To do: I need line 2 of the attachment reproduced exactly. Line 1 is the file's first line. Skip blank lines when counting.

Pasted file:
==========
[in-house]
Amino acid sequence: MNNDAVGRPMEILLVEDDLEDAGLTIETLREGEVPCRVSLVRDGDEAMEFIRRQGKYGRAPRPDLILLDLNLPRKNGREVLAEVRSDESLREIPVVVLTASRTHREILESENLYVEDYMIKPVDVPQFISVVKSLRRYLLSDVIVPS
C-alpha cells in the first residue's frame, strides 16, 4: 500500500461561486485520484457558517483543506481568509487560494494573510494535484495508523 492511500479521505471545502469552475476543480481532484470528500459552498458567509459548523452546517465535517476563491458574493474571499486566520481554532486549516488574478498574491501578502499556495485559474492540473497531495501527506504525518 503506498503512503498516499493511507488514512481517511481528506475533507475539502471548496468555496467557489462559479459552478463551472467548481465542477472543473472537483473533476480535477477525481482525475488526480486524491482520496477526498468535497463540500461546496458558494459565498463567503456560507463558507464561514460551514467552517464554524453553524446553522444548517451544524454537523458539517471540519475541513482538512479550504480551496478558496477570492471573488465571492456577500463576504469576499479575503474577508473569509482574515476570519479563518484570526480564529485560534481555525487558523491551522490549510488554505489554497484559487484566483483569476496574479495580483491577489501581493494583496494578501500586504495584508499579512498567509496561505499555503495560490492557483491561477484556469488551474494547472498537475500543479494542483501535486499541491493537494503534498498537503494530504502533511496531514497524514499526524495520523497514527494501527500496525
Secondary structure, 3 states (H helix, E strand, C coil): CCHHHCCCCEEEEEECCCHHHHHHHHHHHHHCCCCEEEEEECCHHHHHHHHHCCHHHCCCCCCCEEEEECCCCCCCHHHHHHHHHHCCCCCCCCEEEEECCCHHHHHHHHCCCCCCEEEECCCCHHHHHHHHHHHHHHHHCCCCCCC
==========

Amino acid sequence: MNNDAVGRPMEILLVEDDLEDAGLTIETLREGEVPCRVSLVRDGDEAMEFIRRQGKYGRAPRPDLILLDLNLPRKNGREVLAEVRSDESLREIPVVVLTASRTHREILESENLYVEDYMIKPVDVPQFISVVKSLRRYLLSDVIVPS